Mentions: K-bar coating provided a simple and consistent method for coating layers of fungal spores onto paper substrates. By applying exact suspension volumes of known concentration onto a pre-determined substrate surface, the effective end-concentration of spores per unit surface area could be determined. The precision of the coating method could be somewhat affected by variations due to the manual use of the pipette and small proportions of formulation being coated outside the treatment surface boundaries or remaining on the K-bar as residue. These variations are, however, considered negligent compared to spraying, which has been reported to lose more than 90% of the application volume due to vaporization and bounce-off [35]. When applying the same volume per surface area, much more spores ended up on a coated paper compared with a sprayed paper, which is illustrated by its darker colour in Figure 7. The homogeneity of spore layers after application could not be quantified. Though fluorescent dyes may be used to improve visualisation of suspended spores [38], it was now not possible to quantify the number of spores with a microscope after application onto the paper. Therefore, the uniformity of spore coatings could only be determined visually. When using high Metarhizium concentrations, the K-bar deposited relatively homogeneous, non-clumping layers, where spraying would result in a more patchy distribution (Figure 7). The use of novel techniques such as quantitative PCR [35] may be used to quantify the spore layer of a coated paper and to determine the application efficacy and homogeneity of the coating method more precisely and allow more direct comparisons with spraying.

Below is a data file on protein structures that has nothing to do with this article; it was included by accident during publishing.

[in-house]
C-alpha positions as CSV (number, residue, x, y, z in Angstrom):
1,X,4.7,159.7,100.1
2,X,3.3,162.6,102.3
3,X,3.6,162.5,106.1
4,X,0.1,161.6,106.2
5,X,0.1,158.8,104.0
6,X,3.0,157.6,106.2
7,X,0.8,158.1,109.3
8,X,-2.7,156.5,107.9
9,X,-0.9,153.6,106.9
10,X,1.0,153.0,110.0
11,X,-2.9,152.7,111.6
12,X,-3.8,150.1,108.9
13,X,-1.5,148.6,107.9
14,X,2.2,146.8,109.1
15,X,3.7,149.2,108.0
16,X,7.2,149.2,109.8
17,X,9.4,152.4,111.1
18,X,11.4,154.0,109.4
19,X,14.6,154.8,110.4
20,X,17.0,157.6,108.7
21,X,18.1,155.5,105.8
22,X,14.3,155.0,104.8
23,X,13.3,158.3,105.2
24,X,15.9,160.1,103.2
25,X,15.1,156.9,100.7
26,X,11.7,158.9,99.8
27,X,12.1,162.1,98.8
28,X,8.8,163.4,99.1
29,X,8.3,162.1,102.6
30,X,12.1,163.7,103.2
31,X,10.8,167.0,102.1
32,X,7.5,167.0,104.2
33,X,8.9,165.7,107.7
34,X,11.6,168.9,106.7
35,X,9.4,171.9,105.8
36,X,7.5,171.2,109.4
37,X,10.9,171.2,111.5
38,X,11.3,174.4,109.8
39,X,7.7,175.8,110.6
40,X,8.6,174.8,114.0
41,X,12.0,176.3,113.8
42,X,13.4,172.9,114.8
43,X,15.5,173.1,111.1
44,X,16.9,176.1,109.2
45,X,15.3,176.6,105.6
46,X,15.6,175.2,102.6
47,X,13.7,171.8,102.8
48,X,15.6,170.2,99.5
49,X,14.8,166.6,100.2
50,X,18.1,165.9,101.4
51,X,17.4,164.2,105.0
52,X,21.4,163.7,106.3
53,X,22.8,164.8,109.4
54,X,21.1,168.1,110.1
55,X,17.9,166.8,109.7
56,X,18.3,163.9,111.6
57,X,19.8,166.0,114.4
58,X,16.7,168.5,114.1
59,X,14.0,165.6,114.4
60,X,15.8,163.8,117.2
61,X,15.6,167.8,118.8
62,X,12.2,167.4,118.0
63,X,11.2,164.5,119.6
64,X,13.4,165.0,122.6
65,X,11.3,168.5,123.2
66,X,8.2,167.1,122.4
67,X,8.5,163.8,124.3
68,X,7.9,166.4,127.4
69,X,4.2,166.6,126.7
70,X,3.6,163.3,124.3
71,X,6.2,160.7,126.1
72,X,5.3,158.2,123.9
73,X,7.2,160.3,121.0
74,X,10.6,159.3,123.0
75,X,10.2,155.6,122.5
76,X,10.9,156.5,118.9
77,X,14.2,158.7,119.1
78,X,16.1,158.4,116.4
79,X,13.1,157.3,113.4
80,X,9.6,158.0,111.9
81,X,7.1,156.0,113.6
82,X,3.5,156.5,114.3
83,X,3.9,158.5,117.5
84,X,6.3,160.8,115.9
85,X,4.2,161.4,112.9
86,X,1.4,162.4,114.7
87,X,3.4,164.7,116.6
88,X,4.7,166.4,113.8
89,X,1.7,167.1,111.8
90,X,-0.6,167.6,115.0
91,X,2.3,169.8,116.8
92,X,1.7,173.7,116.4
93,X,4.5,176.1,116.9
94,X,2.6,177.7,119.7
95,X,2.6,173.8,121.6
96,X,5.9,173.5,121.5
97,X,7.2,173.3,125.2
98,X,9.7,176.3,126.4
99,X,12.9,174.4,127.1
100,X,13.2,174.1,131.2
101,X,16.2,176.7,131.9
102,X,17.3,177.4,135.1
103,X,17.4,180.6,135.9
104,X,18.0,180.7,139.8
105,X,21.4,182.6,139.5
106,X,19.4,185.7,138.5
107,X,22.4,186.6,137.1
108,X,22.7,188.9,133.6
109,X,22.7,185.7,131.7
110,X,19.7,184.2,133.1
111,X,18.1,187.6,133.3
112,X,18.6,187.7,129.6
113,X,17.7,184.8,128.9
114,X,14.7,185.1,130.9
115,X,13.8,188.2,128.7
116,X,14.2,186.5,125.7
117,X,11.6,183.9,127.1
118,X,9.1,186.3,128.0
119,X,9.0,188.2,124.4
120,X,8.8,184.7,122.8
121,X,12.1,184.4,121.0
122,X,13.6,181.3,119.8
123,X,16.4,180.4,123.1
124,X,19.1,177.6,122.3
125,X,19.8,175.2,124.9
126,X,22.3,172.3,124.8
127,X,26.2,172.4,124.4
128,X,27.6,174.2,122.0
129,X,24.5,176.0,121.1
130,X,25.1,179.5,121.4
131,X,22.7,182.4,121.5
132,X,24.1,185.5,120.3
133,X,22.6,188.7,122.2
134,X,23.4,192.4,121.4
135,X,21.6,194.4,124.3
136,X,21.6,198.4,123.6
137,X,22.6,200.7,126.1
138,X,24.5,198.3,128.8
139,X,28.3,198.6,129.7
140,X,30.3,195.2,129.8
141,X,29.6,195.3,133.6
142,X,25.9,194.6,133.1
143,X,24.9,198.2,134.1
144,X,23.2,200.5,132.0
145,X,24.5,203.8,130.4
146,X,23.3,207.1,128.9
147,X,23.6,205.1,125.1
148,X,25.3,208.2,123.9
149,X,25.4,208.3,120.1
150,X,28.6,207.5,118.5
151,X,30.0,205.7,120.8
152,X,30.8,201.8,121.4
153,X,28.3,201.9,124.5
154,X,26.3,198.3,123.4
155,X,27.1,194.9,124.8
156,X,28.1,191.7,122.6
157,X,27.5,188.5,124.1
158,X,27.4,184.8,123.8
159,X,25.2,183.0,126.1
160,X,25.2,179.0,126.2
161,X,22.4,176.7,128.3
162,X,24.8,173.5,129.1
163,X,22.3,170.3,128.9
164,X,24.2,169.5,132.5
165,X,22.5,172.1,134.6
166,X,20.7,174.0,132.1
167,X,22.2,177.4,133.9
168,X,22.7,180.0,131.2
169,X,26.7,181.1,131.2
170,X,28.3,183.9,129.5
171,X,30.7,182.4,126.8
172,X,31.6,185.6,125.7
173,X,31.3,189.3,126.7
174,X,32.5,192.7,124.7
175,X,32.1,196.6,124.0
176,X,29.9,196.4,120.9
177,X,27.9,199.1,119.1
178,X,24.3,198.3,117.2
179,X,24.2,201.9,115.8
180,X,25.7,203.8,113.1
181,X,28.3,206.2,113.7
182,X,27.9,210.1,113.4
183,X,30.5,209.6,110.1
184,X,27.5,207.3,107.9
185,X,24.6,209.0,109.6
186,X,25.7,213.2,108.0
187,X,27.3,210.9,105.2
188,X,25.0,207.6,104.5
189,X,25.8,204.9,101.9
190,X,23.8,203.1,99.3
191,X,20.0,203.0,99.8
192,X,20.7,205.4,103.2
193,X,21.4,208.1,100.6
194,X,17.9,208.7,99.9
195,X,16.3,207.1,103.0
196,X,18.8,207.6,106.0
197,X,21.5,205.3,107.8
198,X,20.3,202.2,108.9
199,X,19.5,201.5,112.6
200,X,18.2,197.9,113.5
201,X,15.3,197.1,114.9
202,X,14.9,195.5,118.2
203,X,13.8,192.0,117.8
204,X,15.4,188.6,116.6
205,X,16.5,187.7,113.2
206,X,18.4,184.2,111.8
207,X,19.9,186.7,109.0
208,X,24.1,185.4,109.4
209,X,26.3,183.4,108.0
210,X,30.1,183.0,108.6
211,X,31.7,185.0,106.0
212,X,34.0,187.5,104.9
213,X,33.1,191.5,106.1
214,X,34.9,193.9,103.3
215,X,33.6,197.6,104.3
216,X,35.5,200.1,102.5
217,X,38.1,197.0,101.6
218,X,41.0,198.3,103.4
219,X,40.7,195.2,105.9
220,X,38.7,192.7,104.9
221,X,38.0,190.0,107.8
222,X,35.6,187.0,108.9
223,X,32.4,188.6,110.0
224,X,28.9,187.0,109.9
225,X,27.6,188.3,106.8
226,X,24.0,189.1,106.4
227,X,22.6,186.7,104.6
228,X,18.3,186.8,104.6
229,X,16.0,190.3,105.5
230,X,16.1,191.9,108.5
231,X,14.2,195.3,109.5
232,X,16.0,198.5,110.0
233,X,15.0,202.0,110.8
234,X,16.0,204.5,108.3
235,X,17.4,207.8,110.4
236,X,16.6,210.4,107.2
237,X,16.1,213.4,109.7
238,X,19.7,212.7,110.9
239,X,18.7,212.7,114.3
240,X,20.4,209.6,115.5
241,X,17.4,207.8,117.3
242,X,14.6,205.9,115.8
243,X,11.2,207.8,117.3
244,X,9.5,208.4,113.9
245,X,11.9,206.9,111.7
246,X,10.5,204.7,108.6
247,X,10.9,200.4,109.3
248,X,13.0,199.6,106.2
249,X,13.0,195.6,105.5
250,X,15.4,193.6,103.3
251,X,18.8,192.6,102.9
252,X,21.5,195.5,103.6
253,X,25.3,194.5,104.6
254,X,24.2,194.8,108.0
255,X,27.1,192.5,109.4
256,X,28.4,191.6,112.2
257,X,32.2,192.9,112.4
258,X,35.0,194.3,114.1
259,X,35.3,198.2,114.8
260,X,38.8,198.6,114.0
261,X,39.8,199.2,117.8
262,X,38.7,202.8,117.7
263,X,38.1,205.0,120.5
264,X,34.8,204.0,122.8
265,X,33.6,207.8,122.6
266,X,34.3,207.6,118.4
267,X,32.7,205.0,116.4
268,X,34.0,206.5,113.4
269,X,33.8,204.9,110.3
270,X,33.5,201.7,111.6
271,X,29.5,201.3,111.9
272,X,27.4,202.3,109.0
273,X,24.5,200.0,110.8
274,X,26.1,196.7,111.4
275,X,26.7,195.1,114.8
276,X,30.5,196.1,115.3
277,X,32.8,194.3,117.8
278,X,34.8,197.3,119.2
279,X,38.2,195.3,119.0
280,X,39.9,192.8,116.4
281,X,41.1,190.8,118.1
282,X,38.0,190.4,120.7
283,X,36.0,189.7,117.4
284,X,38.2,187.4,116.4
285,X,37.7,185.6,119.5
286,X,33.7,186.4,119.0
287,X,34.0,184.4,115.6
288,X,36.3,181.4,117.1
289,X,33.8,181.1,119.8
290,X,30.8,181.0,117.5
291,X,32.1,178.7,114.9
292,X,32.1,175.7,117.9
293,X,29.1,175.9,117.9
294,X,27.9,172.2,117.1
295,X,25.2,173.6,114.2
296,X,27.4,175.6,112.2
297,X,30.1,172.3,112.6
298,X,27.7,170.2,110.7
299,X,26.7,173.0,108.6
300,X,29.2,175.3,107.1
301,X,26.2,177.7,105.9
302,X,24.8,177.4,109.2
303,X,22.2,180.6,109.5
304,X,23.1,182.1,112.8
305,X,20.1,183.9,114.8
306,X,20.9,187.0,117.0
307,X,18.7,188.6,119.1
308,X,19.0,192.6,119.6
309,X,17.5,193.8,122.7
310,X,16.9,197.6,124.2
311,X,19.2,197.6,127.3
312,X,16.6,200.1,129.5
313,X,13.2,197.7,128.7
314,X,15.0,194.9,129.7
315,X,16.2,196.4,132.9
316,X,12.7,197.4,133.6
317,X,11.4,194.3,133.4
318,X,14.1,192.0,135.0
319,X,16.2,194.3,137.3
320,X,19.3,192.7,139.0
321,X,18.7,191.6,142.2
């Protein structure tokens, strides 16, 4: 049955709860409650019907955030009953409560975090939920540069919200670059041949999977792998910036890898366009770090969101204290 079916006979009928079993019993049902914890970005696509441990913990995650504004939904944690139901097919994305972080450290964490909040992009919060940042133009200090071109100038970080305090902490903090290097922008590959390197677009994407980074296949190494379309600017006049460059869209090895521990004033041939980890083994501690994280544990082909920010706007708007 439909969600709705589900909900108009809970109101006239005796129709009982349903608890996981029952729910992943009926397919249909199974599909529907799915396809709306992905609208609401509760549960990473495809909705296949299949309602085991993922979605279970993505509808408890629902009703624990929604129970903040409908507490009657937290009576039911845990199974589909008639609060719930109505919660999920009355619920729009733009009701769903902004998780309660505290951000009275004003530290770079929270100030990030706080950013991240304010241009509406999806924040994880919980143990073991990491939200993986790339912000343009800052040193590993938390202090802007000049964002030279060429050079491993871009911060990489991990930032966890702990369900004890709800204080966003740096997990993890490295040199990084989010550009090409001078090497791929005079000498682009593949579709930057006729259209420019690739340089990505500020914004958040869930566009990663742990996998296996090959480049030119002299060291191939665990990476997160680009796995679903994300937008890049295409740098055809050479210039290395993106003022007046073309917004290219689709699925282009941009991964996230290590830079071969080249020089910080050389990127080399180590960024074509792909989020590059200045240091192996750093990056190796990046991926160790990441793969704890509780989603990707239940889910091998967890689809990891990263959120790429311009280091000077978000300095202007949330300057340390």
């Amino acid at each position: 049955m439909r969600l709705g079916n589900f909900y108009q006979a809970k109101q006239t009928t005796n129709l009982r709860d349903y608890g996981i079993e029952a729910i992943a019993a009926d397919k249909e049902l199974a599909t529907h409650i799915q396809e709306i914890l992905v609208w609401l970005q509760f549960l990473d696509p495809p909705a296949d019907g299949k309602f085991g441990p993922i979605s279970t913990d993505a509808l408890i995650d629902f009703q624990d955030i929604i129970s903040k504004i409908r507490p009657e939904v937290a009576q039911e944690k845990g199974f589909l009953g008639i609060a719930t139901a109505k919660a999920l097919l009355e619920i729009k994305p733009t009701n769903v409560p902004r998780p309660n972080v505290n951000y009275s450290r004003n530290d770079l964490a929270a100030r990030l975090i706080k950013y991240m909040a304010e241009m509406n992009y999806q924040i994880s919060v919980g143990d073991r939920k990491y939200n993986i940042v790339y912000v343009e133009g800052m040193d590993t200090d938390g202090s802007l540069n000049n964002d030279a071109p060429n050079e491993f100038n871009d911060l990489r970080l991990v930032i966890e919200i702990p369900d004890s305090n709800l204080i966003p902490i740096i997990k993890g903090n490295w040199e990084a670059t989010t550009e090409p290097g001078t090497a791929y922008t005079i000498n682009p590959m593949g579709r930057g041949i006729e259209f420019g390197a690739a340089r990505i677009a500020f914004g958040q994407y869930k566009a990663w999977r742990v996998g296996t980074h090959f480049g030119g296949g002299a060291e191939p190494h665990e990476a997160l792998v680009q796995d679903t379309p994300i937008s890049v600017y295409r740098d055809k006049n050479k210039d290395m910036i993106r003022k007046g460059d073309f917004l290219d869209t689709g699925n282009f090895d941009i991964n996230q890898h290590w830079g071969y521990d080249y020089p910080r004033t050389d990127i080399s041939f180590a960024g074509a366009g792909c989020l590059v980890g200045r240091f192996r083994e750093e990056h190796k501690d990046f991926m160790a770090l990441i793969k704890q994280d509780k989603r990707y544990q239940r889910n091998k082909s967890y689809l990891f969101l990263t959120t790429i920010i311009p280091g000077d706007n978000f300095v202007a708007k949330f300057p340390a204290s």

Bottom Line: Viscous Ondina oil formulations were not suitable and significantly reduced spore infectivity.Manually and mechanically applied spore coatings showed similar and reproducible effects on mosquito survival.Use of this standardized application method will help achieve reliable results that are exchangeable between different laboratories.